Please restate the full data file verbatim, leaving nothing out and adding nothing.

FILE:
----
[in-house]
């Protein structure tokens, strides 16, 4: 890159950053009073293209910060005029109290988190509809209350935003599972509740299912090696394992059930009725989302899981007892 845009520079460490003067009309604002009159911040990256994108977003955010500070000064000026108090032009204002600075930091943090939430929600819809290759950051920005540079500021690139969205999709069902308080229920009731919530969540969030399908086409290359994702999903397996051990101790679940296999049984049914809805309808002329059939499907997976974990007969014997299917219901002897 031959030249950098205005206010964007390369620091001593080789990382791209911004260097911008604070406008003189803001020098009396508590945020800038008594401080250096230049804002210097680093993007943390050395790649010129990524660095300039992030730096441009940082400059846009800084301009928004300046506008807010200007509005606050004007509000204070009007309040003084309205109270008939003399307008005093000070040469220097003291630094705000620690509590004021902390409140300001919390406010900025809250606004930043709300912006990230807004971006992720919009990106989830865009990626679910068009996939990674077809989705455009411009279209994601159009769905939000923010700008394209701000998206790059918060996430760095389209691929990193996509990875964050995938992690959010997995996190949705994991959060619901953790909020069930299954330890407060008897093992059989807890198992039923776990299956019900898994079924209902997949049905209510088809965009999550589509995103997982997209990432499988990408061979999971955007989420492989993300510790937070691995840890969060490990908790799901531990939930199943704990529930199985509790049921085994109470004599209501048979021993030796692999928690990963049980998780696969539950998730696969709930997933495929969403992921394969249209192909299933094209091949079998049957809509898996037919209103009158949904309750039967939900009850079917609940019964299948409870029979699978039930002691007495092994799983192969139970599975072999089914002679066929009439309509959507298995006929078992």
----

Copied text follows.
[in-house]
């Protein structure tokens, strides 16, 4: 890159950053009073293209910060005029109290988190509809209350935003599972509740299912090696394992059930009725989302899981007892 845009520079460490003067009309604002009159911040990256994108977003955010500070000064000026108090032009204002600075930091943090939430929600819809290759950051920005540079500021690139969205999709069902308080229920009731919530969540969030399908086409290359994702999903397996051990101790679940296999049984049914809805309808002329059939499907997976974990007969014997299917219901002897 031959030249950098205005206010964007390369620091001593080789990382791209911004260097911008604070406008003189803001020098009396508590945020800038008594401080250096230049804002210097680093993007943390050395790649010129990524660095300039992030730096441009940082400059846009800084301009928004300046506008807010200007509005606050004007509000204070009007309040003084309205109270008939003399307008005093000070040469220097003291630094705000620690509590004021902390409140300001919390406010900025809250606004930043709300912006990230807004971006992720919009990106989830865009990626679910068009996939990674077809989705455009411009279209994601159009769905939000923010700008394209701000998206790059918060996430760095389209691929990193996509990875964050995938992690959010997995996190949705994991959060619901953790909020069930299954330890407060008897093992059989807890198992039923776990299956019900898994079924209902997949049905209510088809965009999550589509995103997982997209990432499988990408061979999971955007989420492989993300510790937070691995840890969060490990908790799901531990939930199943704990529930199985509790049921085994109470004599209501048979021993030796692999928690990963049980998780696969539950998730696969709930997933495929969403992921394969249209192909299933094209091949079998049957809509898996037919209103009158949904309750039967939900009850079917609940019964299948409870029979699978039930002691007495092994799983192969139970599975072999089914002679066929009439309509959507298995006929078992």